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We Are All Heirs

To become a citizen of the United States, one must either be born here or voluntarily seek citizenship. Anyone choosing to become a citizen needs to be 18, fill out the paperwork, take multiple tests, live at least three months in the district to which they are applying, read, write, and speak conversational English, take an Oath of Allegiance, and understand the Constitution. The whole process, frankly, is a bit of a pain.

To become a citizen of heaven, we must seek salvation. That's it. No muss, no fuss. The book of Acts chapter 16 tells of a jailer who pleads with Paul and Silas to teach him the secret to salvation. They answer: "Believe in the Lord Jesus, and you will be saved." It's that simple. No test, no application fee, no paperwork. John 3:16 tells us the entirety of the Gospel in a single sentence: "For God so loved the world that he gave his one and only Son, that whosoever believes in him shall not perish but have everlasting life."

As citizens of the kingdom of heaven, we are called upon to love one another. That is the greatest commandment. Jesus often spoke in hard-to-understand parables which confused the disciples and confound modern readers. But he spoke unambiguously about love. We are to love one another. We are to show concern to the least among us. We are to provide aid to the needy and medical help to the infirm.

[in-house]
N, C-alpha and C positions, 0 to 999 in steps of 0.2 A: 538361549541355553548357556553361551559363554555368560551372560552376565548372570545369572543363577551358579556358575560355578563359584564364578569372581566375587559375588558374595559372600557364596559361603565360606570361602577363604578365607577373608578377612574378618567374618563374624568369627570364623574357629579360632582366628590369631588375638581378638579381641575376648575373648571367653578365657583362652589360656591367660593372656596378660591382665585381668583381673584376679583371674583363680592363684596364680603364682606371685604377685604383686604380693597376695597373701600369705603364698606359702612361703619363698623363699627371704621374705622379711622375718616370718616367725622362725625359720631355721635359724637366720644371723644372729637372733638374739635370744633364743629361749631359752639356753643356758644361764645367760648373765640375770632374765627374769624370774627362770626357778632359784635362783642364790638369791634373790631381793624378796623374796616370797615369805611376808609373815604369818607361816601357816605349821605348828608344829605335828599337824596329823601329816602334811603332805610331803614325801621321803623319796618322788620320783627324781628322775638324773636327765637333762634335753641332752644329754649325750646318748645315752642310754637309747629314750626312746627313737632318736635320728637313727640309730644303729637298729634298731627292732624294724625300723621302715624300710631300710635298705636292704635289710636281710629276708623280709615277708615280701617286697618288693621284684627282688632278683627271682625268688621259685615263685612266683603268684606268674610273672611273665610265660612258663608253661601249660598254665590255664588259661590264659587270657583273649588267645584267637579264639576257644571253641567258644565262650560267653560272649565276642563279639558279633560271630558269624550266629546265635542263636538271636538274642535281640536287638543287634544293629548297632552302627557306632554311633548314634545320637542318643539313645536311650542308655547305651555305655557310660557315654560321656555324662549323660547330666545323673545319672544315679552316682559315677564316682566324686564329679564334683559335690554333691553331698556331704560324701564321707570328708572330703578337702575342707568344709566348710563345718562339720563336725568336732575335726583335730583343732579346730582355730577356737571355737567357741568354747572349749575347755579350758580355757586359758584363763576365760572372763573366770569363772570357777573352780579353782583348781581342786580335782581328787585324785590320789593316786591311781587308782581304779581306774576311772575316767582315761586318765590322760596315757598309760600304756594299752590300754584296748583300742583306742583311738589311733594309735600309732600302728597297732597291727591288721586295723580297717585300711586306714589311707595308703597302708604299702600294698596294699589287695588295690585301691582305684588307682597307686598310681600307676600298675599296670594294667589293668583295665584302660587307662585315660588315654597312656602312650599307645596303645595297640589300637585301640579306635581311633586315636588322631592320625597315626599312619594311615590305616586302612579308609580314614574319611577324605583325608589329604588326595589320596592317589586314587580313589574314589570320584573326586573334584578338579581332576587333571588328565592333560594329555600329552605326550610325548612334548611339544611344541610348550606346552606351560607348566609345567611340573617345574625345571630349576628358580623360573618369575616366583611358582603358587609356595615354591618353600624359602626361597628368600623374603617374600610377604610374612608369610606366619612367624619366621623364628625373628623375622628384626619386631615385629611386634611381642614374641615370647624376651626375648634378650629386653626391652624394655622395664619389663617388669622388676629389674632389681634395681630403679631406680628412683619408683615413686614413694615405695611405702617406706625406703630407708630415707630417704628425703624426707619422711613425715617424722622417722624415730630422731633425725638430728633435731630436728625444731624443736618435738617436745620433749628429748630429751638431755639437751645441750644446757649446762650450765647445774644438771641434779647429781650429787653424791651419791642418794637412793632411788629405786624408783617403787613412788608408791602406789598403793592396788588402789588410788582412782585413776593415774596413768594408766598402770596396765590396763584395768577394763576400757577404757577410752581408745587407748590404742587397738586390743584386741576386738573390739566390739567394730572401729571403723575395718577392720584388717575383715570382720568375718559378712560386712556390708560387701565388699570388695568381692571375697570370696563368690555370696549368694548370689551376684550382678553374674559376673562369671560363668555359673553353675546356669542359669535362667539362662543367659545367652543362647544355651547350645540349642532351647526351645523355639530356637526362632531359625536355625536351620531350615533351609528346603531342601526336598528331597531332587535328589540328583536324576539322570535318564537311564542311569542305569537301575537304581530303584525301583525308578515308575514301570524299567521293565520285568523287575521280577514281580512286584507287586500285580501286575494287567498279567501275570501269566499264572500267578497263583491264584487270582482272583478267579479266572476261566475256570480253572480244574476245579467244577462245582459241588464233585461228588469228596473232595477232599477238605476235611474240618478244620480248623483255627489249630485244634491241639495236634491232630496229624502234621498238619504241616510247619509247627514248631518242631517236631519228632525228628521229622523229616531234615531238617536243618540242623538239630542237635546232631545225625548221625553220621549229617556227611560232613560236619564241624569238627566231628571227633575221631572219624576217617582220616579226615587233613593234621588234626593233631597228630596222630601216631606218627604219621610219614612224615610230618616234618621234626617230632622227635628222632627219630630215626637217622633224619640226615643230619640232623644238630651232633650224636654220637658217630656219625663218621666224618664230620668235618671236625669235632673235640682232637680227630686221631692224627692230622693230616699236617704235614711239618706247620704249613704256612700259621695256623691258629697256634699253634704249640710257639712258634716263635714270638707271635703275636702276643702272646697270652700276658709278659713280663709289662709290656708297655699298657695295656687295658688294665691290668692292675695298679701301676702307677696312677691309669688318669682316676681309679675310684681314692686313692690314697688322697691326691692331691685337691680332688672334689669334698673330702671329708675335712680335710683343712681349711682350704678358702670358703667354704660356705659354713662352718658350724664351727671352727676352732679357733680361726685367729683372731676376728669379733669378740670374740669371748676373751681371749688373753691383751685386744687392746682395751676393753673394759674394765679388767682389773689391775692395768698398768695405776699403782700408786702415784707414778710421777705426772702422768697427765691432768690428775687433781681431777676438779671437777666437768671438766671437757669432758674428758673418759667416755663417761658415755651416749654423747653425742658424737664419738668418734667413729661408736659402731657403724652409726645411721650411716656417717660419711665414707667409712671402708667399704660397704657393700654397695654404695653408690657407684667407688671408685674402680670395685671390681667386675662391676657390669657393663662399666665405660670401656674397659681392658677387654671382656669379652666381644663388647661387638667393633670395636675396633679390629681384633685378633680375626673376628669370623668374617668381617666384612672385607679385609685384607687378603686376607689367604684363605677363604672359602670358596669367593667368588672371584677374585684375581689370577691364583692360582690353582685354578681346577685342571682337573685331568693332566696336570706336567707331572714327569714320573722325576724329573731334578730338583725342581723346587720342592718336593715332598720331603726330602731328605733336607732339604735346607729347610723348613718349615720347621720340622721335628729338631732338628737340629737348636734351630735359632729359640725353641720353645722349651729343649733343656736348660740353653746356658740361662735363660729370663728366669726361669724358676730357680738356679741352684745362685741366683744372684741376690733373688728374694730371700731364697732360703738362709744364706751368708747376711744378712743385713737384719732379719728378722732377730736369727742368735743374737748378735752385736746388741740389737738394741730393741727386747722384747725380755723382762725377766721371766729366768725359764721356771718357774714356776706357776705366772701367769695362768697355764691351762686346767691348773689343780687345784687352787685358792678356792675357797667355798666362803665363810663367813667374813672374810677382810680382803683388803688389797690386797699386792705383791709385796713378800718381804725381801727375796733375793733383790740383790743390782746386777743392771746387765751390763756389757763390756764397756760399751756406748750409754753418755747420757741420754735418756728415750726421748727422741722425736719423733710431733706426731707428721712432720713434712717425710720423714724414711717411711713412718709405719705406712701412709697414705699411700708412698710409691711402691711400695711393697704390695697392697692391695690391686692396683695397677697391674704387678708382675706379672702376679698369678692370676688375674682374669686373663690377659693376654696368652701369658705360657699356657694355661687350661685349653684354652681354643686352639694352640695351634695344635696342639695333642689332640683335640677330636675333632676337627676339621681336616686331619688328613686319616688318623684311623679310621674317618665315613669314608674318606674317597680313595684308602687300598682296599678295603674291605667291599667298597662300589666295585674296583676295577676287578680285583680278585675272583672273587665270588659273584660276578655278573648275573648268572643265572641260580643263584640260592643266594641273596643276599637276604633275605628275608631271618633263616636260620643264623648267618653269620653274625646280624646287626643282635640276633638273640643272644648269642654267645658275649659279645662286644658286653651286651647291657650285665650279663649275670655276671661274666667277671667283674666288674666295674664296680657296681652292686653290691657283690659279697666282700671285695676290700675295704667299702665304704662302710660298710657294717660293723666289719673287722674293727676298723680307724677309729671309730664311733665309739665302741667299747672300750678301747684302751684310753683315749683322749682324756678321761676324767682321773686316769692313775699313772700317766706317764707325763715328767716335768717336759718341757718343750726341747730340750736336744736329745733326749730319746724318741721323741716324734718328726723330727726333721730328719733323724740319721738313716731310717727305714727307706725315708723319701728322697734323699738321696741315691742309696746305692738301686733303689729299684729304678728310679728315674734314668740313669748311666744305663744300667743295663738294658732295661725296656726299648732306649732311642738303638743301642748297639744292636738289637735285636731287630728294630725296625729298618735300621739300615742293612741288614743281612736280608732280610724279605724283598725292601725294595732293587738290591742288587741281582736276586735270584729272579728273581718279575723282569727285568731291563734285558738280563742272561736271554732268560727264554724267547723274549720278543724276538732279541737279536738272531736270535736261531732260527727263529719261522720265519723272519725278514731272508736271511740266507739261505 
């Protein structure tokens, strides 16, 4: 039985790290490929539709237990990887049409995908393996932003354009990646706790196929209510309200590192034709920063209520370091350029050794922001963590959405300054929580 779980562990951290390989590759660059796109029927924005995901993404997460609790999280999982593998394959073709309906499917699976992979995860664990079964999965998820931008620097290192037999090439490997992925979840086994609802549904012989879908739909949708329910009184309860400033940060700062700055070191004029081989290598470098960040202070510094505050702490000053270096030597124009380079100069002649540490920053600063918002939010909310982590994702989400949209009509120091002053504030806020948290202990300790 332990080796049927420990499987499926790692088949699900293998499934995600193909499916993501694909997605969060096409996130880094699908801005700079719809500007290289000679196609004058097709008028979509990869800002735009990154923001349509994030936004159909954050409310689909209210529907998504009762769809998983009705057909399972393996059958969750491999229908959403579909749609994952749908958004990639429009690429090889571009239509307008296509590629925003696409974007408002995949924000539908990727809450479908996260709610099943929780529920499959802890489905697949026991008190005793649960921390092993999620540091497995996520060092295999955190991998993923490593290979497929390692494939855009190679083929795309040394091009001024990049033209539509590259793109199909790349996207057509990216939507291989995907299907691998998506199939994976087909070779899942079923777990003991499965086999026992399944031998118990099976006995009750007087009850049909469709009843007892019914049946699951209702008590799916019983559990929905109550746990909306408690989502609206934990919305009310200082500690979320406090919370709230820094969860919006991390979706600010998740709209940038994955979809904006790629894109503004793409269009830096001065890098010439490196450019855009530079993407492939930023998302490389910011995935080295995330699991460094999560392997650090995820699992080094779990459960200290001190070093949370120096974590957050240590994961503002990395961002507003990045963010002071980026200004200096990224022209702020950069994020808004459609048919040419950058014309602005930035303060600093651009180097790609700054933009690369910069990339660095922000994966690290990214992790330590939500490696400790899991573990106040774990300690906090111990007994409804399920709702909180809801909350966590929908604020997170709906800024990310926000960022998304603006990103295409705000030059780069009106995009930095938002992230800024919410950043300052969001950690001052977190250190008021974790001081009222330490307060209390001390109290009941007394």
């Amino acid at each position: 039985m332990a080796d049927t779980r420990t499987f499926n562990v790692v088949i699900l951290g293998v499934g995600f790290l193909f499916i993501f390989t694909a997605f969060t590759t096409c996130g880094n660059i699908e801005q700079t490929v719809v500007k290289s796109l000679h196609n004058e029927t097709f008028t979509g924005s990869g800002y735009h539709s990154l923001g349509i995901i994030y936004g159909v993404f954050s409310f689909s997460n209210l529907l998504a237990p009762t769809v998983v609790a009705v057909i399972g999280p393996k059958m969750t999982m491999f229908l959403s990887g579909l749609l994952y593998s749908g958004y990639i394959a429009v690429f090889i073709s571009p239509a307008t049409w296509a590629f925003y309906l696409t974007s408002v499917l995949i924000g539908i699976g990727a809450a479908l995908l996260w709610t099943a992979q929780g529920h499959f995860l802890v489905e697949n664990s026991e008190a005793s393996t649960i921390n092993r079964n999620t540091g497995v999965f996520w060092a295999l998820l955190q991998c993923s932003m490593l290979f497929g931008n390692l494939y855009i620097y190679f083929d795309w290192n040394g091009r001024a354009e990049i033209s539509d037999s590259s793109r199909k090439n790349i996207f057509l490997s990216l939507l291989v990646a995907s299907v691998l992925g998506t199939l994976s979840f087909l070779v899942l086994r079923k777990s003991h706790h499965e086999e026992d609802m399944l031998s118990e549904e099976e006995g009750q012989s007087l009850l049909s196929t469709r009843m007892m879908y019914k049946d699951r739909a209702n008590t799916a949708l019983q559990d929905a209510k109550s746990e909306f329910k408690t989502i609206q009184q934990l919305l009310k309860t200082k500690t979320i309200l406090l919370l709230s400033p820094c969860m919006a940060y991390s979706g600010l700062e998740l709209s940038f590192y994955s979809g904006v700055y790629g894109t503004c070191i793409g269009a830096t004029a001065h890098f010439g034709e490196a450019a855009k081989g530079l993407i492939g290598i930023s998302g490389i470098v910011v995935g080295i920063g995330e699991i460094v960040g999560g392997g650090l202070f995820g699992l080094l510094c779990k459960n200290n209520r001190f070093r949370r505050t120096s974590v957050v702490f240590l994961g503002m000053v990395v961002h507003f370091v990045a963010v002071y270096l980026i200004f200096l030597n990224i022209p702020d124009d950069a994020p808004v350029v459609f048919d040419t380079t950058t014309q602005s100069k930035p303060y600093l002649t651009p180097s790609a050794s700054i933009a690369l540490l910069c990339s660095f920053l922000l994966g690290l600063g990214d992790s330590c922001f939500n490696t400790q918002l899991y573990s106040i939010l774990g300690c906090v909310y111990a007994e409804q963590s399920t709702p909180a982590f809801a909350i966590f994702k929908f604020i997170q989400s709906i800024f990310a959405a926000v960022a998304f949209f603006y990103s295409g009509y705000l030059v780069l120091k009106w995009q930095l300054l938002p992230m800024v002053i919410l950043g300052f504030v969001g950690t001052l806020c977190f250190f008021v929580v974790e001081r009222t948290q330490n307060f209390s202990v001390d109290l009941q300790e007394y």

Being a US citizen is nice, and indeed, we should lookout for other Americans. But as Christians we are called to something greater. God is our father, so we are brothers and sisters to everyone else in the world. Whether Jew or gentile, American or Saudi Arabian, Texan or Puerto Rican. We were unequivocally called to care for one another.

Puerto Rico matters to us because it matters to God. God did not tell us to only send aid, money, comfort, prayers, or warm-wishes to people who look or speak like us. Nationality matters not a whit to the creator of all nations. In fact, Leviticus 25:23 teaches that the land belongs to God and we are but aliens residing in it. Puerto Ricans are our brothers and our sisters and right now they need our help. Will you heed the call of Jesus? Will you love your neighbor as yourself?

We are blessed with a unique opportunity to help those less fortunate. Dozens of charities are offering aid to Puerto Rico; be it supplies or money. Help is pouring in, but not fast enough or thorough enough. Please reach out to our fellow citizens. If you can't give time, give money. If you can't send money, send prayers. The Lord who sees what is done in private will surely bless you.

This content reflects the personal opinions of the author. It is accurate and true to the best of the author’s knowledge and should not be substituted for impartial fact or advice in legal, political, or personal matters.

© 2017 Anna Watson